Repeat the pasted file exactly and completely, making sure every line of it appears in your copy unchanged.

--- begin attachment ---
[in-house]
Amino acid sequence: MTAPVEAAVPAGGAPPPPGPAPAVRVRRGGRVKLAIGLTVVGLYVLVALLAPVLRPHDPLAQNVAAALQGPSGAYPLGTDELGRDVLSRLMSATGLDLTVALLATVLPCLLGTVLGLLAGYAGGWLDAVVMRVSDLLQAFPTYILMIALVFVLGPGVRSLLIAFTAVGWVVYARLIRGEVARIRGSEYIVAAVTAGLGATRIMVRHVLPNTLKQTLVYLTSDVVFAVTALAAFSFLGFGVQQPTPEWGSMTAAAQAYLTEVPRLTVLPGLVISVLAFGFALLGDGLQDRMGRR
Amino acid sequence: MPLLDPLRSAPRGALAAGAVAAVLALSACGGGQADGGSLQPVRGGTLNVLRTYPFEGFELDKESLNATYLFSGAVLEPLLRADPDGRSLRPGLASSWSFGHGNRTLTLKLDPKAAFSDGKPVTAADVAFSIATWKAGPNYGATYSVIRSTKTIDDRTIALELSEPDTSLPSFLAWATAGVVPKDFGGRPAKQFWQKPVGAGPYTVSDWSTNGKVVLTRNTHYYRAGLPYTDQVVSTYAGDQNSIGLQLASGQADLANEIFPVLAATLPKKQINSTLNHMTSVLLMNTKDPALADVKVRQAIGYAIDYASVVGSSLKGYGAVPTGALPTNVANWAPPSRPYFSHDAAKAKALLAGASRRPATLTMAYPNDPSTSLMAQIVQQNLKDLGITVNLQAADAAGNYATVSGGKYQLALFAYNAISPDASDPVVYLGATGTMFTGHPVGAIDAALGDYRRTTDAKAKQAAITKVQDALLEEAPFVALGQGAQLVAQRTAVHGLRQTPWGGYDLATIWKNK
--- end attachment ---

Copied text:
[in-house]
Amino acid sequence: MTAPVEAAVPAGGAPPPPGPAPAVRVRRGGRVKLAIGLTVVGLYVLVALLAPVLRPHDPLAQNVAAALQGPSGAYPLGTDELGRDVLSRLMSATGLDLTVALLATVLPCLLGTVLGLLAGYAGGWLDAVVMRVSDLLQAFPTYILMIALVFVLGPGVRSLLIAFTAVGWVVYARLIRGEVARIRGSEYIVAAVTAGLGATRIMVRHVLPNTLKQTLVYLTSDVVFAVTALAAFSFLGFGVQQPTPEWGSMTAAAQAYLTEVPRLTVLPGLVISVLAFGFALLGDGLQDRMGRR
Amino acid sequence: MPLLDPLRSAPRGALAAGAVAAVLALSACGGGQADGGSLQPVRGGTLNVLRTYPFEGFELDKESLNATYLFSGAVLEPLLRADPDGRSLRPGLASSWSFGHGNRTLTLKLDPKAAFSDGKPVTAADVAFSIATWKAGPNYGATYSVIRSTKTIDDRTIALELSEPDTSLPSFLAWATAGVVPKDFGGRPAKQFWQKPVGAGPYTVSDWSTNGKVVLTRNTHYYRAGLPYTDQVVSTYAGDQNSIGLQLASGQADLANEIFPVLAATLPKKQINSTLNHMTSVLLMNTKDPALADVKVRQAIGYAIDYASVVGSSLKGYGAVPTGALPTNVANWAPPSRPYFSHDAAKAKALLAGASRRPATLTMAYPNDPSTSLMAQIVQQNLKDLGITVNLQAADAAGNYATVSGGKYQLALFAYNAISPDASDPVVYLGATGTMFTGHPVGAIDAALGDYRRTTDAKAKQAAITKVQDALLEEAPFVALGQGAQLVAQRTAVHGLRQTPWGGYDLATIWKNK